The Origins of Alchemy
Alchemy is not simply a science, but the oldest science, built on the deep wisdom of the ancient Egyptians, Assyrians, and Greeks. Alchemy stood on the same level as astrology and medicine. It served as an impetus for the development of modern chemistry and medicine. Thus, alchemy is a specific area of natural philosophy, which was formed in the Hermetic tradition. It originated in ancient times but was reborn in the Middle Ages.
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During the medieval period, its mysterious metaphysical knowledge was almost lost; however, practical instructions and recipes remained and had to be carried out so that they could become a proof of its authenticity and efficacy. Therefore, in the Middle Ages, there was a huge number of experiments, with alchemists being able to achieve what seemed utopian - making gold. With regard to William Shakespeare, he was, as one would say, in tune with the times in which he lived. He caught up with what was “hip” and popular. During the period of the English Renaissance, many people used alchemy in their works. The artists mixing paint were considered alchemists, who put alchemy into their drawings. As different playwrights put alchemy in their works, Shakespeare also followed suit. In his Merchant of Venice, he expressed people’s greed and thoughts of themselves, which strongly resembled alchemy. This paper aims to discuss the essence and history of alchemy as well as the connection of William Shakespeare with the pre-scientific direction in chemistry.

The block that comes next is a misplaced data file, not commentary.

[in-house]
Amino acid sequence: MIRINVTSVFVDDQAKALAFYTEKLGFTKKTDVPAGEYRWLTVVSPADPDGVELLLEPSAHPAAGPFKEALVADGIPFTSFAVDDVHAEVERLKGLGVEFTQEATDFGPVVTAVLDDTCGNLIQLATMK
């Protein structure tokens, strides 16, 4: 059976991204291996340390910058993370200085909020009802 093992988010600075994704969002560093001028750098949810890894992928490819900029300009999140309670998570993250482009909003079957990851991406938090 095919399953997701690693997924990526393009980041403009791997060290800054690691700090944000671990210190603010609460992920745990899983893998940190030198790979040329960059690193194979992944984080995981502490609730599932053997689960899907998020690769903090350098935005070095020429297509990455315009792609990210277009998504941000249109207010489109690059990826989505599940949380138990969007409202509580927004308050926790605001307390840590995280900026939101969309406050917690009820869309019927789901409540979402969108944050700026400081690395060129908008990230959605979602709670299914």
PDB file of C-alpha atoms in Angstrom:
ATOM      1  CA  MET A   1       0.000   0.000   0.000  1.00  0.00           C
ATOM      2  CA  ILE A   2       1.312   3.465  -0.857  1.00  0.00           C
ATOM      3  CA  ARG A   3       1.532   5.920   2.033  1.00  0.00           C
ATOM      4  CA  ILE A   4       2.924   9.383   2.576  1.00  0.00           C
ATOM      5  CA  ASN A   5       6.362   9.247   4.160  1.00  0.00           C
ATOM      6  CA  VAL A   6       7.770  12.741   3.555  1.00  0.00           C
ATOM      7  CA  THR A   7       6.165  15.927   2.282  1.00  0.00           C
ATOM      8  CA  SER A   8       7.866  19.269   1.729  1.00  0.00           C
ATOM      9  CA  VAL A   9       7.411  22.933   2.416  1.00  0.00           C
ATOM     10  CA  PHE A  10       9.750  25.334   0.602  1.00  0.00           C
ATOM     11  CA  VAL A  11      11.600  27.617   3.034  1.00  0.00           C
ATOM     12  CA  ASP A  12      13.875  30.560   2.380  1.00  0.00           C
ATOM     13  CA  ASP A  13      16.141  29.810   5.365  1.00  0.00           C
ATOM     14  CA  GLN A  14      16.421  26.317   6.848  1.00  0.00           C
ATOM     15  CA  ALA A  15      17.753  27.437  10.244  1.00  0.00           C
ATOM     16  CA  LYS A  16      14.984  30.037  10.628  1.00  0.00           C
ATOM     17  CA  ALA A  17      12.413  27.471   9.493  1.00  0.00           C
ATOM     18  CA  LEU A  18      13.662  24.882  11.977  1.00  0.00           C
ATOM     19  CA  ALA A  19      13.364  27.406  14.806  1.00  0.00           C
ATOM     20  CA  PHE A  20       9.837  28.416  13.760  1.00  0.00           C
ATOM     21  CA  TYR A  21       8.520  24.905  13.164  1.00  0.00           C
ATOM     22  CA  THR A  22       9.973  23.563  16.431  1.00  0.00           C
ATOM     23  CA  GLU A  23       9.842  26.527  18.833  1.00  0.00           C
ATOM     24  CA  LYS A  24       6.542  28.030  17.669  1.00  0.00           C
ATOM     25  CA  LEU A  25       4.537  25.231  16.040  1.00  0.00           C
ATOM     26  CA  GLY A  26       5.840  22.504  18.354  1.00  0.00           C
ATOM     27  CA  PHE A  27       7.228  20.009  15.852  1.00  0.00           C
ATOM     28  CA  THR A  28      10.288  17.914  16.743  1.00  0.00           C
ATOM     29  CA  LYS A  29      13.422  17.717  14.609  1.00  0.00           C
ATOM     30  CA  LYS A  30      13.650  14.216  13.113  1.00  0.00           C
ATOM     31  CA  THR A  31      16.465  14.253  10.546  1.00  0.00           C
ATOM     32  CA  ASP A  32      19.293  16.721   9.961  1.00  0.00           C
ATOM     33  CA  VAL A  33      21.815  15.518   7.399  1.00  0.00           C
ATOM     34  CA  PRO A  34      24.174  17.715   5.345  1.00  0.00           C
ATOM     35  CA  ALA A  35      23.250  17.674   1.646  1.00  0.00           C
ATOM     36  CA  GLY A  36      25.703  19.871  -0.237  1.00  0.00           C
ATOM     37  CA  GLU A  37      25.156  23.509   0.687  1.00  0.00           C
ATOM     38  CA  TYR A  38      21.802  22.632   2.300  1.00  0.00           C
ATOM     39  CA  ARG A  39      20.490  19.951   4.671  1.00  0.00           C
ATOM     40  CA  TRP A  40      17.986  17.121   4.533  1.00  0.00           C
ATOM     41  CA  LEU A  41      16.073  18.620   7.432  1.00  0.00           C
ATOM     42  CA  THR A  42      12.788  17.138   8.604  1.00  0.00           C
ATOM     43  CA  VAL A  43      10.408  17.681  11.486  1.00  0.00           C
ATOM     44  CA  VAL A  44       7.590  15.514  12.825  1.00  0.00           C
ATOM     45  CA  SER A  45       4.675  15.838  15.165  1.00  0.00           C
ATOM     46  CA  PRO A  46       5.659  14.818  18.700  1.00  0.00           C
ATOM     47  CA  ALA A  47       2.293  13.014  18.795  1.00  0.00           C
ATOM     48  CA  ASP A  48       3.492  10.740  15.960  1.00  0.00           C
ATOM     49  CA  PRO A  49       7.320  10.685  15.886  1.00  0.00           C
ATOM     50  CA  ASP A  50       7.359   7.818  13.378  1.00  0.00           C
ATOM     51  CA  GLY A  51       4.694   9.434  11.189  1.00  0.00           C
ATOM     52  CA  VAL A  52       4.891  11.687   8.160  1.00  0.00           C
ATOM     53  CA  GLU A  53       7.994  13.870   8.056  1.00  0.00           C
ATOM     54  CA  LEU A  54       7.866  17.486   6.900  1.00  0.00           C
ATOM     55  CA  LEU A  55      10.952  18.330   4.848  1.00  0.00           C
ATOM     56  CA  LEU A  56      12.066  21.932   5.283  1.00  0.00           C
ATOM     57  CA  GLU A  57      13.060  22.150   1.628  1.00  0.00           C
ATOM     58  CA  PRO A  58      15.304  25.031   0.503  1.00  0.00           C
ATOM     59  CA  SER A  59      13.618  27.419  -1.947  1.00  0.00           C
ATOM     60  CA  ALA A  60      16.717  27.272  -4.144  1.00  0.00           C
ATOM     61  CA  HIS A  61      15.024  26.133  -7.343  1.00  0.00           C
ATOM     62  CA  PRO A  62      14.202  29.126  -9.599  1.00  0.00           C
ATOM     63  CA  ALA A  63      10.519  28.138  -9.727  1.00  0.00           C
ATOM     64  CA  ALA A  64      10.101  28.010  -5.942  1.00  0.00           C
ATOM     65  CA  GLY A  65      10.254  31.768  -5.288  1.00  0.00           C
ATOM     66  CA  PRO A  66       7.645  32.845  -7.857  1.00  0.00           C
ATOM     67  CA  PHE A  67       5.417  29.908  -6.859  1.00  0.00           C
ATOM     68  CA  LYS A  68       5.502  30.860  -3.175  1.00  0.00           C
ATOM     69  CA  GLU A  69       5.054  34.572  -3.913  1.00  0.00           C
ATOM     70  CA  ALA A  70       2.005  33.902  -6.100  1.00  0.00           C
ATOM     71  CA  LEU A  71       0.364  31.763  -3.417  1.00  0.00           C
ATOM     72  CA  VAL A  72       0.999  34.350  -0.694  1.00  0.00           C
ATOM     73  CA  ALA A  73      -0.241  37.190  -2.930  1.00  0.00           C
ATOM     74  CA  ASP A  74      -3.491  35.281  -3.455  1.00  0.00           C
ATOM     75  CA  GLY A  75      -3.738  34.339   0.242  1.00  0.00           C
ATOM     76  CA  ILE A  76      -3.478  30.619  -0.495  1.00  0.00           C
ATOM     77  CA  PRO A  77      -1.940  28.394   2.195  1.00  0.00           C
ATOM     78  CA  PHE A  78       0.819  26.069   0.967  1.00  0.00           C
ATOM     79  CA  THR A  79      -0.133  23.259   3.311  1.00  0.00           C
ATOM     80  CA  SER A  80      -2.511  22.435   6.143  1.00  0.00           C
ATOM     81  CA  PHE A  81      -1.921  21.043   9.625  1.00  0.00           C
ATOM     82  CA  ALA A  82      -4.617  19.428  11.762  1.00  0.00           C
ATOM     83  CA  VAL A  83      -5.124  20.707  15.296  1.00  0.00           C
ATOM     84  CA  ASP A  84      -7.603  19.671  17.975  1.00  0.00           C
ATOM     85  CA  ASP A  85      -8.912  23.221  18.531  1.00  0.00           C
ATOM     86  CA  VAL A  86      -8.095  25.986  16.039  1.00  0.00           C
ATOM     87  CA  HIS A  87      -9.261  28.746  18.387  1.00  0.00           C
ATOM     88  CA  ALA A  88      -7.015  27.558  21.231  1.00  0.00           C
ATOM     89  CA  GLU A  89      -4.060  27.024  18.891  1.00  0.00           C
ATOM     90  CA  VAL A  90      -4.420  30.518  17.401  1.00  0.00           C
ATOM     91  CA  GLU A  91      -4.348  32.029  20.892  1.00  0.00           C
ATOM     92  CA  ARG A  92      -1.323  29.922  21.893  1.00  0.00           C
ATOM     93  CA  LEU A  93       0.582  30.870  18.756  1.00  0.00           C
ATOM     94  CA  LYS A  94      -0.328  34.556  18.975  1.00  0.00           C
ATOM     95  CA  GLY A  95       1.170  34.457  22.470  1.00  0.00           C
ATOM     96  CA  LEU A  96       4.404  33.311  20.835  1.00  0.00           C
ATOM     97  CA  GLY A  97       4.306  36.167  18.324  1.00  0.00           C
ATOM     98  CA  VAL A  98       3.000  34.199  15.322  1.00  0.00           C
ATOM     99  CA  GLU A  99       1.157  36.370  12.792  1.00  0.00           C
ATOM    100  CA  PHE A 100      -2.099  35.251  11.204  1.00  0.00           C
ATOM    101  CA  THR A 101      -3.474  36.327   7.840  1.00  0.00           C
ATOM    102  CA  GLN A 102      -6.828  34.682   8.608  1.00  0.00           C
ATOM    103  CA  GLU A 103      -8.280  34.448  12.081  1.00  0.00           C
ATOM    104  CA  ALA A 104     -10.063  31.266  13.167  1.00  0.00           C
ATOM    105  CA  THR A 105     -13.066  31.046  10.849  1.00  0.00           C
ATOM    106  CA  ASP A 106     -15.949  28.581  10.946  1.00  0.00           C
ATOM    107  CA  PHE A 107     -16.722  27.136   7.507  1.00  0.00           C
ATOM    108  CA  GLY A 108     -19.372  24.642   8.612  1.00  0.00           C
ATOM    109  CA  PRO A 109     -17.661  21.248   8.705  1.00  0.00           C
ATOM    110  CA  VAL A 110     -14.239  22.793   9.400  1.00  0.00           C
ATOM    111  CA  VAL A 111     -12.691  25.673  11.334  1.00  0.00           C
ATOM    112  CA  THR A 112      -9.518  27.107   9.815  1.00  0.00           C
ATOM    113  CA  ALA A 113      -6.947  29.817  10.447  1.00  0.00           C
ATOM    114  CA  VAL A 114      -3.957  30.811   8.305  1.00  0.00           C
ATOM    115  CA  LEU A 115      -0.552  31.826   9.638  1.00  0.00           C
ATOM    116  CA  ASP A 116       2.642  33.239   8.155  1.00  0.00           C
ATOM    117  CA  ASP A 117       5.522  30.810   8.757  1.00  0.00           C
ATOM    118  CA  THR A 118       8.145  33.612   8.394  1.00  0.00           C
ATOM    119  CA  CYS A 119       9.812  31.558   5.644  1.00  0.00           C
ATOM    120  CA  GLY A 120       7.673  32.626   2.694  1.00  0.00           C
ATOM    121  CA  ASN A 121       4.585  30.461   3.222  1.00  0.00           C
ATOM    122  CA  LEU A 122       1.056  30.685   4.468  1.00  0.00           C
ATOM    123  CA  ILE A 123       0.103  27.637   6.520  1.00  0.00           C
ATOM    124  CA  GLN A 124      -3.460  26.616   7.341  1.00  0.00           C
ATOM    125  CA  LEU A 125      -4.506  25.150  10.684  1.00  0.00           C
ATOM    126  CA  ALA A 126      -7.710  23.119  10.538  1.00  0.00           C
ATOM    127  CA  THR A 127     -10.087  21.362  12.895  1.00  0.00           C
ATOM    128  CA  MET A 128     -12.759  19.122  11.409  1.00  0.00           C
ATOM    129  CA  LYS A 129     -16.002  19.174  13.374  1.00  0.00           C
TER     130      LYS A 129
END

The cradle of European alchemy was Alexandria. The new capital of Egypt quickly became a major commercial and cultural center of the ancient Mediterranean. At the same time, there already existed well-developed practical chemistry in Egypt, centered on the temple of the god of wisdom Thoth, where those closely linked to astrology as well as magic formulation and recipes were guarded. As a result, there was a unification of the ancient natural philosophy with a working knowledge of the Egyptians about the substances and their properties. The matter was that the ancient Egyptians wanted to preserve the dead, which gave them a chemical knowledge and a goal for immortality. They believed that everything consisted of two things: spirit and matter. In other words, anything that contained matter had spirit. Not surprisingly, the very name of "chemistry" came from the ancient name of Egypt, Khem or Chem.